Reviews and Problems with Fractal Design Define Mini
Showing 1-10 of 17
26 mid-range desktop chassis group test
3 October 2013
Excerpt: Choosing a desktop computer chassis can be a challenge with so many options out there, especially in the popular £60 to £120 segment. We tested ten chassis that recently came out, and compared them to 16 desktop cases we had tested previously. We put them all side by side and compared how well they cool their components, how noisy they are, what type of features they have and how easy it is to assemble a system in each one.
Conclusion: I keep feeling like Fractal Design is what would happen if Corsair were a European company. They share a lot of the same strengths, but they also share a lot of the same weaknesses, and that's fairly evident with the Define Mini. One thing Corsair consistently does better, though, is convenience. Their cases are typically much easier to build in and make a lot of allowances for the end user. The Define Mini isn't a bad enclosure by a longshot.
Excerpt: It seems all of the kinks have been worked out with the relationship between TweakTown and Fractal Design. I can only assume they approved of my review of the Define R3 because they keep sending me cases like the one I am about to bring to you today. Only having one product to view in the beginning hadn't really delivered the hype of what Fractal Design was getting all over the forums.
Summary: Compared to the Define R2 / R3 , the Define Mini is two inches shorter, sheds two hard drive bays, three expansion slots, and one optional fan placement on the ceiling. The smaller dimensions makes it seem sturdier even though the build quality is about the same. It's also a bit more versatile thanks to the removable (and rotatable) hard drive cage that allows for long graphics cards, though the motherboard must have its PCI-E 16x slot in the top position to take...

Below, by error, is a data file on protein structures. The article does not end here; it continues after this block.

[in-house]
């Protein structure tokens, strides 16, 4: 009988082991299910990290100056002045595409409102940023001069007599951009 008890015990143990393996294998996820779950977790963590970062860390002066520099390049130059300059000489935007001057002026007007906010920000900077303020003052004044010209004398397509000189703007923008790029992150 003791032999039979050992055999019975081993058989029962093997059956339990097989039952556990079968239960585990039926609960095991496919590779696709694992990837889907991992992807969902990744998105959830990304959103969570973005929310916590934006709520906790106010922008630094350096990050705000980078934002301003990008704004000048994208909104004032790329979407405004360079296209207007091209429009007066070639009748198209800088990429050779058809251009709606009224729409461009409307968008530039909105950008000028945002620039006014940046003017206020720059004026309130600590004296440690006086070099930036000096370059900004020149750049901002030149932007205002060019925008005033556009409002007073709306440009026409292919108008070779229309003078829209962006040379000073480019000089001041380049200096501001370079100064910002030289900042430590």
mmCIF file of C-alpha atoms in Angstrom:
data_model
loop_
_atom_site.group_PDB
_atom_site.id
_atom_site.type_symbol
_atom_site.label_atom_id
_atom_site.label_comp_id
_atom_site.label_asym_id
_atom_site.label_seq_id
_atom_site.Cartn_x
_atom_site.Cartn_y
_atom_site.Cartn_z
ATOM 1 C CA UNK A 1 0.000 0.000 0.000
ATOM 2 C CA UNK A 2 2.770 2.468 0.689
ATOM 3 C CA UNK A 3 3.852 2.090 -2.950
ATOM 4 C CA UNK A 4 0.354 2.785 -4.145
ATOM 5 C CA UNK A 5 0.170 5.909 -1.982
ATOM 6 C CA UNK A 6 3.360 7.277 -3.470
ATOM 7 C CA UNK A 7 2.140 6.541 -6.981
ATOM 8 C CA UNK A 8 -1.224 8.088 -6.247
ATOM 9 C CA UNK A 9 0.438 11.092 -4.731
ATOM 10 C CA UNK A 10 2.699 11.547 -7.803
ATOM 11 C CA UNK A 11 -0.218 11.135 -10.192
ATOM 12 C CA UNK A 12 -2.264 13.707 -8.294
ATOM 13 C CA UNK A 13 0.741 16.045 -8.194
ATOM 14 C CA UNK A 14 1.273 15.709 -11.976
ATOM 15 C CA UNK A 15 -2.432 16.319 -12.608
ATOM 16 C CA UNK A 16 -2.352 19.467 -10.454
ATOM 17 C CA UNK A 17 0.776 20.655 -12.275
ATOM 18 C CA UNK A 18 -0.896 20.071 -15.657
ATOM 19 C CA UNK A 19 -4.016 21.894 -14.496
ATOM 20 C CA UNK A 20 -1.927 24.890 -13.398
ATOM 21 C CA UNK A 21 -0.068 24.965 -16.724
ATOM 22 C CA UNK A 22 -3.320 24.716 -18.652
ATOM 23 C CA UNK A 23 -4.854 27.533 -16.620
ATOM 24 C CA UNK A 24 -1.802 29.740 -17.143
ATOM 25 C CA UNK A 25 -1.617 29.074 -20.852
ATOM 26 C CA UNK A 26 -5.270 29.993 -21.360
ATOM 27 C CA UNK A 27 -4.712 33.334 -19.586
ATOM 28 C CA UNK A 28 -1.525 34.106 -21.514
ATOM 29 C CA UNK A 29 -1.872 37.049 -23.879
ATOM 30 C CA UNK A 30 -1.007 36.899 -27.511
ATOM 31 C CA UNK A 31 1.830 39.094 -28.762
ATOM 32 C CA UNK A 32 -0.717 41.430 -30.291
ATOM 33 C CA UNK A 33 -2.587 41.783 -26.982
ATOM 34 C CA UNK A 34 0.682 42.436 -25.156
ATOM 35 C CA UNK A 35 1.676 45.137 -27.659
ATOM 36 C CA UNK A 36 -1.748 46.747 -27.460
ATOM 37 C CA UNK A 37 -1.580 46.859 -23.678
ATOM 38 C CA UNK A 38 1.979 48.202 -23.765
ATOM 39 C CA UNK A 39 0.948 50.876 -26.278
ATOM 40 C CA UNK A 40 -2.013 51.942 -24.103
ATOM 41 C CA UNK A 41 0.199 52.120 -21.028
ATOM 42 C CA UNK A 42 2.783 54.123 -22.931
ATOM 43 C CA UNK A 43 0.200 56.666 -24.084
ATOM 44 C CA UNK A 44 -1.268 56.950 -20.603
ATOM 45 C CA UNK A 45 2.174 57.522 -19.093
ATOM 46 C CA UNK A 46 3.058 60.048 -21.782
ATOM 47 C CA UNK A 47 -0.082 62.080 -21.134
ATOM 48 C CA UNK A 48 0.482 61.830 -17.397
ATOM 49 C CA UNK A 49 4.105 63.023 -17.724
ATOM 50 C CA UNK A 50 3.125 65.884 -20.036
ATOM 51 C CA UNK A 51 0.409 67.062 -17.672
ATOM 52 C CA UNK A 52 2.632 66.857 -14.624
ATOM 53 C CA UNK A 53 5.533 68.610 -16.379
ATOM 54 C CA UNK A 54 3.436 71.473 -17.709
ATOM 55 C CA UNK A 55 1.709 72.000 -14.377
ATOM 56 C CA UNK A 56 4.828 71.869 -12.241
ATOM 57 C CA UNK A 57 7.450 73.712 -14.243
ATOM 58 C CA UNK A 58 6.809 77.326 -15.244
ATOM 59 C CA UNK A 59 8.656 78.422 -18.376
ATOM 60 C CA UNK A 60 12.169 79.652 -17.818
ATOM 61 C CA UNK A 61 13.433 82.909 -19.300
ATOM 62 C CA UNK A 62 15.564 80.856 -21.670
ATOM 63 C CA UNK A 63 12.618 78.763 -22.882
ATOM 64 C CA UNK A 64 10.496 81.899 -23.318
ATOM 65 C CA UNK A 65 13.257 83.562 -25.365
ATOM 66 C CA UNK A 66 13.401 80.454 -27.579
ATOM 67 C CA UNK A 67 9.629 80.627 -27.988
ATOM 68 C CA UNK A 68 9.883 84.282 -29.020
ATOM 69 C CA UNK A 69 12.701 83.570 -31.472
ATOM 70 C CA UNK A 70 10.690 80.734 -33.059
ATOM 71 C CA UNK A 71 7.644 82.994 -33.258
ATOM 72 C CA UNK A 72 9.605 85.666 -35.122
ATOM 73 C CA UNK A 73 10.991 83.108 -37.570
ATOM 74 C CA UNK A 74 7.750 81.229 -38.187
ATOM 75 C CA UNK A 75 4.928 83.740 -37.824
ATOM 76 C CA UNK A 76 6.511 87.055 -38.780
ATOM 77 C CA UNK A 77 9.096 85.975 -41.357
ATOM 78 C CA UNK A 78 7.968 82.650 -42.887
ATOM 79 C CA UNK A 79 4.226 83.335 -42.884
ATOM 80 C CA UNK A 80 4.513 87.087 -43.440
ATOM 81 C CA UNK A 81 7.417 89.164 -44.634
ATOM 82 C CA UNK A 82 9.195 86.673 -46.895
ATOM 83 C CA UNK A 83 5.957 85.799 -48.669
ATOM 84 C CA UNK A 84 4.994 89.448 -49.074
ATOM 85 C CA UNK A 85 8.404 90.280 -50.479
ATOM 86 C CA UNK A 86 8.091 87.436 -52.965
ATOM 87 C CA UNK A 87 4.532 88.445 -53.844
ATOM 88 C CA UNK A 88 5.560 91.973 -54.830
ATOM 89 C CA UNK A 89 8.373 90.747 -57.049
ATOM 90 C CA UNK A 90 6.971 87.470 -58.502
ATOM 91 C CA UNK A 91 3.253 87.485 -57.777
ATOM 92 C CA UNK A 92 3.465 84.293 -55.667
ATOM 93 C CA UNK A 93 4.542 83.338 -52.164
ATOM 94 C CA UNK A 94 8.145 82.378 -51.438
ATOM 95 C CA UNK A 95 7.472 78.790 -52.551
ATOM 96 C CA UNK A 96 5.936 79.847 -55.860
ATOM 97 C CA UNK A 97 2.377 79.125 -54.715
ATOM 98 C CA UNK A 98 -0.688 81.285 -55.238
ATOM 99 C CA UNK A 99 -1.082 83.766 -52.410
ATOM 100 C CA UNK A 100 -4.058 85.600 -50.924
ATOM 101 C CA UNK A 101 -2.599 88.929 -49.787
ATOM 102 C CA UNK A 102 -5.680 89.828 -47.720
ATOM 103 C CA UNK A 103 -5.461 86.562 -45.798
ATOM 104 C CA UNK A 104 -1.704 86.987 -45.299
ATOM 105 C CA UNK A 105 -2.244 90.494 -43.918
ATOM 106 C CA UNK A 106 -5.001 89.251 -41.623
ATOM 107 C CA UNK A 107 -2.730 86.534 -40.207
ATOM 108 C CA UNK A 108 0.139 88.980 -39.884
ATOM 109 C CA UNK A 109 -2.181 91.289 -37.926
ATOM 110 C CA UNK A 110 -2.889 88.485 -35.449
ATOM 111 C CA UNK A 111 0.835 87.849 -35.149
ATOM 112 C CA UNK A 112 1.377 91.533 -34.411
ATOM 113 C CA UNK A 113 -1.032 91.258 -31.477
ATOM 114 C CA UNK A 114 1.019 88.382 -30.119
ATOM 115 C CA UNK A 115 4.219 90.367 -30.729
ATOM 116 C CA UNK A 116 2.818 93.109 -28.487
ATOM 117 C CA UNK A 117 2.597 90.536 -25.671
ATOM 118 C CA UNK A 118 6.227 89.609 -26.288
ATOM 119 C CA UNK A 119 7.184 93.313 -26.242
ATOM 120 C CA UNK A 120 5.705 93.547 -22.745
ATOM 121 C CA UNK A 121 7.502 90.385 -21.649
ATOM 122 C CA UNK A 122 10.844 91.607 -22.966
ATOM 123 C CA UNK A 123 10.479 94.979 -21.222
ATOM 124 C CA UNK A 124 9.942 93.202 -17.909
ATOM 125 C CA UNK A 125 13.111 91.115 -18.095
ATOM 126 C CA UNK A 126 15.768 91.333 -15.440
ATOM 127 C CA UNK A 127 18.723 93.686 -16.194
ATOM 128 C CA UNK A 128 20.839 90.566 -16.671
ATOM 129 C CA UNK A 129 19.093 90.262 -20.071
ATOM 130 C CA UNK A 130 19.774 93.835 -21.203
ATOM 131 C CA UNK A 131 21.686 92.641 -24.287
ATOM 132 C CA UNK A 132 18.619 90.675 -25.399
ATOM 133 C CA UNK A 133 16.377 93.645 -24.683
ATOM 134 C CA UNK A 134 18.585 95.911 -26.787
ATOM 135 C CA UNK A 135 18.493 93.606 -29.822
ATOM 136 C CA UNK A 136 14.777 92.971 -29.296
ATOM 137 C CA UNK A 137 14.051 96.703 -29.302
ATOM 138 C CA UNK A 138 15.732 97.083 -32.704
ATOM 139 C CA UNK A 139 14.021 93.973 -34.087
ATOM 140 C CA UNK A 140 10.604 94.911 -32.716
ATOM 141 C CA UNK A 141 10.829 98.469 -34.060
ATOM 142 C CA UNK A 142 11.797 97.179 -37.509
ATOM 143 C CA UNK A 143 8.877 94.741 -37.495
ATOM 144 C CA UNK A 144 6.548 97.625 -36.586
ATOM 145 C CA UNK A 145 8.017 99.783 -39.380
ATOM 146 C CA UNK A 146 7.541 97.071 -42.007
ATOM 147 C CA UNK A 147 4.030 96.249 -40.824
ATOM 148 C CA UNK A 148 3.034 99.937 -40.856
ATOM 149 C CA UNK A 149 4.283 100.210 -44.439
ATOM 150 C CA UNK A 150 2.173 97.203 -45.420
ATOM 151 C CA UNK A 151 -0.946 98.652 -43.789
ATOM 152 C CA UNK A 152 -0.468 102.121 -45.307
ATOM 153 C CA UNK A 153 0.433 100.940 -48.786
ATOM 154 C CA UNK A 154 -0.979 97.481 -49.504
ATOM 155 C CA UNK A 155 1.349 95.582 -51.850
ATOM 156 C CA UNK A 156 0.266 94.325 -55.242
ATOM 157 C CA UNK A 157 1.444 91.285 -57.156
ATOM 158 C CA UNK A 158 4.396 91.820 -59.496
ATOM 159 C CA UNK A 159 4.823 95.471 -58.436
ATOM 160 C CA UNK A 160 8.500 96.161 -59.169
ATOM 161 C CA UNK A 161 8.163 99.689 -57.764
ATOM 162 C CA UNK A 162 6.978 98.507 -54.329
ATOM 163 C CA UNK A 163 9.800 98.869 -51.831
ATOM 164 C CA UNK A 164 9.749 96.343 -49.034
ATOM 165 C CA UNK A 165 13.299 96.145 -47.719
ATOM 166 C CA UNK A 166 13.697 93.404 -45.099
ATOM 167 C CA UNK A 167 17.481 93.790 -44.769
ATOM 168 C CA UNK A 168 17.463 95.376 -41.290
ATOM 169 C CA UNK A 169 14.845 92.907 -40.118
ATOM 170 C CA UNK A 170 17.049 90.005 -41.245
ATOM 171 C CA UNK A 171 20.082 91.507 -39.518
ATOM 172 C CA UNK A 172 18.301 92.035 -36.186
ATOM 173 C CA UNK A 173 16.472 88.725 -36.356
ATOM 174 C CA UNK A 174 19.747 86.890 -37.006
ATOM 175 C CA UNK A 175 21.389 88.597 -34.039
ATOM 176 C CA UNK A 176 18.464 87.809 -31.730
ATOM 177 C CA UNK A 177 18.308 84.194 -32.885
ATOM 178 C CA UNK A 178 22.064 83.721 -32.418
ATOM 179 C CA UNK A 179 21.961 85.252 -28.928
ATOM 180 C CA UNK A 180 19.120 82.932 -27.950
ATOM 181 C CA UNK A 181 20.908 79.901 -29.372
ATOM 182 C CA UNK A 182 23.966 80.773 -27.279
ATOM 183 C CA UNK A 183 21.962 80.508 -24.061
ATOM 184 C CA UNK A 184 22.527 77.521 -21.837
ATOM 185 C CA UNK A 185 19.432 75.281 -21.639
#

Summary: The Fractal Design Define Mini deserves the same score as the Define R3. The case is a successful attempt at offering the exact same features of the bigger cases as a compact mATX variant. On top of that the Define Mini finally is the first of the entire Define series to ship with internal USB 3.0.
Pros: Great build quality, All black interior, Internal USB 3.0 connector, Fan controller included, White Fractal Design accents still there, Plenty of space for large PSUs, Possibility to install long graphics cards, 5.25 inch to 3.5 inch adapter included, 3.5 inch hard drive rubber mounted, Thumb screws for external drives and expansion slots, Two silent fans included, Well placed spot for side cooling, The Define Mini is a shrunk Define R3
Cons: Very little space between mainboard and side panel, Clips of front covers won't last long, Limited CPU cooler clearance, Only available in black, No more eSATA, USB 3.0 cable is blue - not black, Tough cable hiding/management
Conclusion: The Mini is a great addition to the product range of Fractal Design, they already had the hugely popular Define R3 and also the huge Define XL for people who need even more space, so it's only logical to address also the mATX-users out there. All the good features that earned the R2 and XL good scores in our reviews are still there in this smaller edition, it's very quiet, looks stylish, comes with affordable price tag and also keeps the components cool enough.
Conclusion: We were also impressed with the low noise level from the Define Mini, the foam padding on the top, sides and front works well to keep things to a minimum, ideal for a HTPC.For anyone looking to build a compact, low noise system the Fractal Design Define Mini should be at the top of the shopping list. As for the ECS HDC-I, it is the most feature packed Fusion board we have seen to date and our favourite.